Chapter 13

Three-Dimensional Localization 1

Since 1961, inertial navigation and the Kalman filter have formed a successful alliance [MCG 85], when these technologies were applied for the first time in Apollo’s program. Moreover, the same scientific and technological advances were applied to aeronautics in 1972 with great success. Thus, these have been the de facto technology for aeronautic navigation for more than 30 years. However, in spite of the maturity and proving of existent navigation techniques, new obstacles and challenges arise when mini UAVs applications are attempted. For example, a restriction such as limited payload makes it virtually impossible to do mini UAV practical applications because sensor, computer and software quality are adversely affected. Also, these vehicles might need to move through indoor or outdoor environments where some sensors could fail due to obstacles such as trees, buildings and other structures.

The former argument shows that the localization task applied to mini UAVs is a scientific and technological challenge with unique characteristics. The definitive solution for this problem has not yet been developed, and there are many open topics to research. A typical inertial navigation system (INS) is built on three accelerometers and three gyroscopes for the purpose of obtaining the vehicle accelerations and calculating velocities and positions. In order to build a 3D localization system applied to mini UAVs, it is necessary to face the inherent ...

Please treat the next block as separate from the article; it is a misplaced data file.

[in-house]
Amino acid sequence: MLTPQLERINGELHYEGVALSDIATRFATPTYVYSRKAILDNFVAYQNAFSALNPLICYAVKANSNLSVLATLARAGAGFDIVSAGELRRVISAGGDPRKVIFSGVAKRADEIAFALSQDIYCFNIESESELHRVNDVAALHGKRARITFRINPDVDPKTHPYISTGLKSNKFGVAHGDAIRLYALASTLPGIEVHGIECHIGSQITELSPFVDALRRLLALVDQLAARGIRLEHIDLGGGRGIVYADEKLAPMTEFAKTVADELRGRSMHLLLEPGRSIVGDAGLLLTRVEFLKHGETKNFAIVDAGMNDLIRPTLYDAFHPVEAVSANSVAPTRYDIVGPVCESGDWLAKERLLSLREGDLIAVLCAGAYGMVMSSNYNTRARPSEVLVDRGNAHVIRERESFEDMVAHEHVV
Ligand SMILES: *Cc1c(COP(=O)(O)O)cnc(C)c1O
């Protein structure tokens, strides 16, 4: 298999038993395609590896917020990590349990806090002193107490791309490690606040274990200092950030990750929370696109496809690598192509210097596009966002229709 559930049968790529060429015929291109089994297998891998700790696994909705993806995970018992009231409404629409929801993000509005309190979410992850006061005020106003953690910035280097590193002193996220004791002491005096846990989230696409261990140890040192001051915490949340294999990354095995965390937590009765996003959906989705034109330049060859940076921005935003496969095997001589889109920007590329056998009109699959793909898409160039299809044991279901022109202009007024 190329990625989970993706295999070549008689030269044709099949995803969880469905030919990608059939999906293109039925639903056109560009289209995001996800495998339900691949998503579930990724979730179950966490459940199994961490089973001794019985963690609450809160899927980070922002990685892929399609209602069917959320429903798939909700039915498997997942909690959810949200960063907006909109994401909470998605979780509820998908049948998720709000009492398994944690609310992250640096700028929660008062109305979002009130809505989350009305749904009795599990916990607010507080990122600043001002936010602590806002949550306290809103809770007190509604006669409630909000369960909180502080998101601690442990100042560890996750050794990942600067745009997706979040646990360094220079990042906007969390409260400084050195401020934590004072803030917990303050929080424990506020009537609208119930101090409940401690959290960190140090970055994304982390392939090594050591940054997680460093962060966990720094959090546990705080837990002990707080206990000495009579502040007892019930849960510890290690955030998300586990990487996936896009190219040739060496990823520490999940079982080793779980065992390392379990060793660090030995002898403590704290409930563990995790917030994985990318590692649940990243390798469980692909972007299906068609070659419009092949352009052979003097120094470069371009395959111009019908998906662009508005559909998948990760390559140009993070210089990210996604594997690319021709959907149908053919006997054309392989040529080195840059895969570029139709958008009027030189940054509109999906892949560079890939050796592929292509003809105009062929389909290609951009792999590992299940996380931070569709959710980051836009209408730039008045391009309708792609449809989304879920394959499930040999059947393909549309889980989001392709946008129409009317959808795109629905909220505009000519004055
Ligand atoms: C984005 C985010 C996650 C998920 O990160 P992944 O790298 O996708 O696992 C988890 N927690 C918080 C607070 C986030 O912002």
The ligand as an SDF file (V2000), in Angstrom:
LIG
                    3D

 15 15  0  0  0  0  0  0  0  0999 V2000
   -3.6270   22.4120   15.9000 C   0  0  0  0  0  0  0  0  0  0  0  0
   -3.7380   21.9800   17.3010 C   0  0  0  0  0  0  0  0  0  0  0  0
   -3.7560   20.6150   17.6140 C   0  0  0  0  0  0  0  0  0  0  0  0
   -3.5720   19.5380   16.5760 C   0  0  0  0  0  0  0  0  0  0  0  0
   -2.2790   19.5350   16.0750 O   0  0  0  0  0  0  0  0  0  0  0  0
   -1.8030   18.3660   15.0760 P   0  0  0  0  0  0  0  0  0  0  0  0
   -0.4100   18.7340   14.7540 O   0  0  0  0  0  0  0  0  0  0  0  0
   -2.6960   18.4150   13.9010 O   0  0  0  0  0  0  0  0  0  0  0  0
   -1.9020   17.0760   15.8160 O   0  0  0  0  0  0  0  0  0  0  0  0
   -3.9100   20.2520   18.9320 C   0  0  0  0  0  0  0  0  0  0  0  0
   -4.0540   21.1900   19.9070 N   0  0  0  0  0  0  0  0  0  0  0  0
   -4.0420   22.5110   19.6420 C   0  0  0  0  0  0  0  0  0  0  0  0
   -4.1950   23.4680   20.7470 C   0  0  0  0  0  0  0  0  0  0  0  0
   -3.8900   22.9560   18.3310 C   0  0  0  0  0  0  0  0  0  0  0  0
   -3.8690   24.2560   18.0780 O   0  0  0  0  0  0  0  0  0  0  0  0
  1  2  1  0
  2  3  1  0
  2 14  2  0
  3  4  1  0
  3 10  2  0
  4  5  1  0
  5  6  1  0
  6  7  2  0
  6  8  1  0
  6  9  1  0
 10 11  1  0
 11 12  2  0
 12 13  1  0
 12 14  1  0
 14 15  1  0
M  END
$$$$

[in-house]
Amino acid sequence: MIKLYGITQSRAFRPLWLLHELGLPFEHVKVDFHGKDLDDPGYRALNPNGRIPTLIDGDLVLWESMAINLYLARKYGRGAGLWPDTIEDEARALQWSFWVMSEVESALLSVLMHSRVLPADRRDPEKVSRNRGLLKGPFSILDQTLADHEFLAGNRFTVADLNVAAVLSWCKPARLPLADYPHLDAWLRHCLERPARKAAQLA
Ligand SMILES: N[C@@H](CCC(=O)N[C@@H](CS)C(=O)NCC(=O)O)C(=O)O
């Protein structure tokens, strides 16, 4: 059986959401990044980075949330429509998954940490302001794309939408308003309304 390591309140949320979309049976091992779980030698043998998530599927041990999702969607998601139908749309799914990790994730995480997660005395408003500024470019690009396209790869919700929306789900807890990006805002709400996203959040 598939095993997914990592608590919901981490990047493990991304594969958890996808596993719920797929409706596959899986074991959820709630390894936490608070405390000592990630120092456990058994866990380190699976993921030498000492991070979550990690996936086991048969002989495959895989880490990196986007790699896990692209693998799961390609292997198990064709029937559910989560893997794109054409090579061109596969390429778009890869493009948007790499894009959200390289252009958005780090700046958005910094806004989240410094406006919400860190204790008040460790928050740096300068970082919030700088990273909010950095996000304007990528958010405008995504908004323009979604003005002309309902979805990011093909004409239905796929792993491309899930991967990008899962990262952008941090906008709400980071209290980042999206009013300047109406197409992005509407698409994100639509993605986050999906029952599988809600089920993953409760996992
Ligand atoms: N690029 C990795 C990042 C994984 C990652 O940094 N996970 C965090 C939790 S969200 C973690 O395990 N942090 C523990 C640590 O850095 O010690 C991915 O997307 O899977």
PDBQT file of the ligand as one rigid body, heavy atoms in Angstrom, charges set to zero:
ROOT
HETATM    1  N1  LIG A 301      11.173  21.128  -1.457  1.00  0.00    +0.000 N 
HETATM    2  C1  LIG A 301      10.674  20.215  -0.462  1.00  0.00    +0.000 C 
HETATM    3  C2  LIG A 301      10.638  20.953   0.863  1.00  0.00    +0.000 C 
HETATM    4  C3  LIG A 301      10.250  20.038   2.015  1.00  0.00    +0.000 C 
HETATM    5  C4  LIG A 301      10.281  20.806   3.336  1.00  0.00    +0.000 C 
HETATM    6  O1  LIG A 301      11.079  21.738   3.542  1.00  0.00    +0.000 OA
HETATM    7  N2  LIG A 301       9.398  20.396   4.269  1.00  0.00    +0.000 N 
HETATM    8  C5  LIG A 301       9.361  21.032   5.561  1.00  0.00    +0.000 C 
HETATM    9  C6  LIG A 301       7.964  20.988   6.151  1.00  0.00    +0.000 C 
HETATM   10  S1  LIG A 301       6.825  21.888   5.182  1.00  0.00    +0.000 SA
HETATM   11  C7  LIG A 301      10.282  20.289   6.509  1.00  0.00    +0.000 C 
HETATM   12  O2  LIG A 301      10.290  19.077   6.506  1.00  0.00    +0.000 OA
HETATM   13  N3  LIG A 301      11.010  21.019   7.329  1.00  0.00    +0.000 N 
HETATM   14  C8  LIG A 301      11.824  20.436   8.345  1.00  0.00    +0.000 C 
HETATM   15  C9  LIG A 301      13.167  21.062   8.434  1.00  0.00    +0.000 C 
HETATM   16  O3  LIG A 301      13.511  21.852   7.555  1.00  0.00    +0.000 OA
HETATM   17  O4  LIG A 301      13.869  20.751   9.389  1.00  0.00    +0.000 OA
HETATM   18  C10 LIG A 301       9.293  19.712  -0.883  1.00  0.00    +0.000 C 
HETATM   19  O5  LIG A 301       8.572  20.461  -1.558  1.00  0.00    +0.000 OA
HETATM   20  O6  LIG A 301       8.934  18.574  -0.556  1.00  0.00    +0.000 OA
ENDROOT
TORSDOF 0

Get Unmanned Aerial Vehicles: Embedded Control now with O’Reilly online learning.

O’Reilly members experience live online training, plus books, videos, and digital content from 200+ publishers.